Interaction of light with photoresponsive hydrogels

Light as stimulus for drug delivery systems is advantageous due to its noninvasive nature, high spatial resolution and temporal control, and convenience and ease of use. For these reasons, light has been extensively applied in a variety of biomedical applications beyond drug delivery, including image-guided surgery, polymerization and degradation of tissue engineering scaffolds, and photodynamic therapy for cancer. 13,14 In this review, the scope has been limited to light-triggered drug delivery systems that have demonstrated triggered cargo release for each of the major light-responsive drug delivery mechanisms: photochemically triggered release, photoisomerization and photothermal release (Fig. 1). The many mechanisms utilized for light-triggered responses has been previously reviewed. 15-17 Often, photoresponsive hydrogels incorporate photocleavable or photoisomerizable components that allow light-mediated changes in their properties (Table 1). The interaction of light with photoresponsive hydrogels can result in different responses. Depending on the location and type of photoresponsive moiety, light-induced responses could lead to swelling or shrinking, crosslinking or de-crosslinking, degradation or permanent chemical modification, etc. Examples are highlighted herein to illustrate progress for each mechanism, and key limitations are identified to motivate future research and advance the field.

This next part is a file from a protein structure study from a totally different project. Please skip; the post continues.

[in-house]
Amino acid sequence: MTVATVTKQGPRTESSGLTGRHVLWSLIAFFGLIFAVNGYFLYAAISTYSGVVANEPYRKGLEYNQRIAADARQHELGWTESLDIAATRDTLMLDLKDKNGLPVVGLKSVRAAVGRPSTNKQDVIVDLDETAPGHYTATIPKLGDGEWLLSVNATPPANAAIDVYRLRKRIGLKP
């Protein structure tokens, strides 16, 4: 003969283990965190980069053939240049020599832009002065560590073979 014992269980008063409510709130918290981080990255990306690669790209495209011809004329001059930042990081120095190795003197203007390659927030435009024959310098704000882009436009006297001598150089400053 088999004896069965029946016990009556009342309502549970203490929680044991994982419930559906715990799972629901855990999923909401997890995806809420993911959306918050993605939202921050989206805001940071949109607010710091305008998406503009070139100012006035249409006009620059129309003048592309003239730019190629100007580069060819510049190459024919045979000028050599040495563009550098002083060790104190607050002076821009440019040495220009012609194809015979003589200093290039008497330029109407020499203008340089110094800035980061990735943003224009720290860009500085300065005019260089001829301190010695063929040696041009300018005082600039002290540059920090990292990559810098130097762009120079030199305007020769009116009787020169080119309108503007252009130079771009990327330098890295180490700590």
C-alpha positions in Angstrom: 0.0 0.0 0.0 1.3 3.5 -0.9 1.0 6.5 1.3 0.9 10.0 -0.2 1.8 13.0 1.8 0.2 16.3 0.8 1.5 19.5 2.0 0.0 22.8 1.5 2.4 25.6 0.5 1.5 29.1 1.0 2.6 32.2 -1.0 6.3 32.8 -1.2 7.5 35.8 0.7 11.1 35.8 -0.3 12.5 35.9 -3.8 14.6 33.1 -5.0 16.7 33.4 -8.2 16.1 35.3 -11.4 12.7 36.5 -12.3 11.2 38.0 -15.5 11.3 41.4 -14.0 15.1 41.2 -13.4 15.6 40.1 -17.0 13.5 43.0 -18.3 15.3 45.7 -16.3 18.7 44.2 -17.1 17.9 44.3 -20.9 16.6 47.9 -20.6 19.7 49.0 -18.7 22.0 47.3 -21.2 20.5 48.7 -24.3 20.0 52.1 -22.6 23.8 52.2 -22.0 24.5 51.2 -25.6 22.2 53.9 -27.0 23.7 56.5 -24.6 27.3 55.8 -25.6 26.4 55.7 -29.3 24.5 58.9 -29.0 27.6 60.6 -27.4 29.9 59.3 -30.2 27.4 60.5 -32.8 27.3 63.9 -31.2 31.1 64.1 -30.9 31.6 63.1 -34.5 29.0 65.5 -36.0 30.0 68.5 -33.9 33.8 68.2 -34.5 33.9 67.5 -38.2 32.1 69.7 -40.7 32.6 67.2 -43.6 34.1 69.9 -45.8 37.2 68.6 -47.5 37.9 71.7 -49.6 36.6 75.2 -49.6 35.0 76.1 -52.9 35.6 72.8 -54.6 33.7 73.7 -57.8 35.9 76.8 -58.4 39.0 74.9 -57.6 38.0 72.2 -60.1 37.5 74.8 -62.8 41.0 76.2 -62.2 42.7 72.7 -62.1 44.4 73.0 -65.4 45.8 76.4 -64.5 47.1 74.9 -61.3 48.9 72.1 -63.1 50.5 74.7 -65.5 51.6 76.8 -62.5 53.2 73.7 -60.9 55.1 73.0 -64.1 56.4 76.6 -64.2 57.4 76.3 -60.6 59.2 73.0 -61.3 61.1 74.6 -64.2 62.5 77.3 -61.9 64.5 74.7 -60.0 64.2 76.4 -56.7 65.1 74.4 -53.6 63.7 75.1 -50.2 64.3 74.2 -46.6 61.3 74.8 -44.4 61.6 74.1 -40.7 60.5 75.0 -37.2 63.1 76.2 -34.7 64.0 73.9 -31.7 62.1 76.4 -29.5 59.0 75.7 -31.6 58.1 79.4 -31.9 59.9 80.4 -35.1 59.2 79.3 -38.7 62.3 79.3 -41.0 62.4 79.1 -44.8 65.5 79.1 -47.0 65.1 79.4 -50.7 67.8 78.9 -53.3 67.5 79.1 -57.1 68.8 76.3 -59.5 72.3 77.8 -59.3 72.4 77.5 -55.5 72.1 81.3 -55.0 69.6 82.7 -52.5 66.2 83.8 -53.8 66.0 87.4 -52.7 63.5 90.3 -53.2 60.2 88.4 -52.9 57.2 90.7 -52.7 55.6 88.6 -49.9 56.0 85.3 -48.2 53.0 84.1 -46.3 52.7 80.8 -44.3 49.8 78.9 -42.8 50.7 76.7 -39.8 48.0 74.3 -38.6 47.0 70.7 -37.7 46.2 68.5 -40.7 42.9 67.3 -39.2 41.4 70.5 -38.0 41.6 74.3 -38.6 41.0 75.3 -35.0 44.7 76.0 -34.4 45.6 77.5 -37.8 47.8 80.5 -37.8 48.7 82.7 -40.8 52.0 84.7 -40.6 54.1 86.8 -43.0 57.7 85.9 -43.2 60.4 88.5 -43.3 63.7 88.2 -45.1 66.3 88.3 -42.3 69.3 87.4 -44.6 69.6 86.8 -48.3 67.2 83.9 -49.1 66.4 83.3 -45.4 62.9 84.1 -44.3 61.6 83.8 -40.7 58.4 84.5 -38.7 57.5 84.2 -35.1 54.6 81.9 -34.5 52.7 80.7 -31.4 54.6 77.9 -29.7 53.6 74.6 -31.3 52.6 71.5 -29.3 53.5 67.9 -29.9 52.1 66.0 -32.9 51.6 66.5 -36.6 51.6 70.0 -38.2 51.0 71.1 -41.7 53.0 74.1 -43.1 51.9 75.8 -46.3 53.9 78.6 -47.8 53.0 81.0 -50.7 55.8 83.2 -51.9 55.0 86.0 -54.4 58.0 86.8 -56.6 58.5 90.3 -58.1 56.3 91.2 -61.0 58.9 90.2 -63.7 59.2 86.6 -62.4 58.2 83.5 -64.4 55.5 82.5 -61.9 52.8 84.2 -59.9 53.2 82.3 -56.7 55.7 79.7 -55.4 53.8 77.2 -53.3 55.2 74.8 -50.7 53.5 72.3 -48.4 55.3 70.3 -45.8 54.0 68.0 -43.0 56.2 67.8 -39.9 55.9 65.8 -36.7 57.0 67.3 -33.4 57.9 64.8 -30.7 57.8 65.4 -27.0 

Table 1 . Lists of some functional groups used in the design of photoresponsive hydrogels that undergo cleavage and isomerization in response to light

Photoreaction & Functional GroupChemistry (e.g.)WavelengthRef.
Cleavage Nitrobenzyl estser365 nm18, 32
Coumarin>365 nm33, 34
Isomerization Azobenzene365 nm, 445 nm35, 36
Spiropyran365 nm, Vis36

Vis, visible light.

Figure 1. Mechanisms involved in the light-triggered release of therapeu­tics in a photoresponsive hydrogel.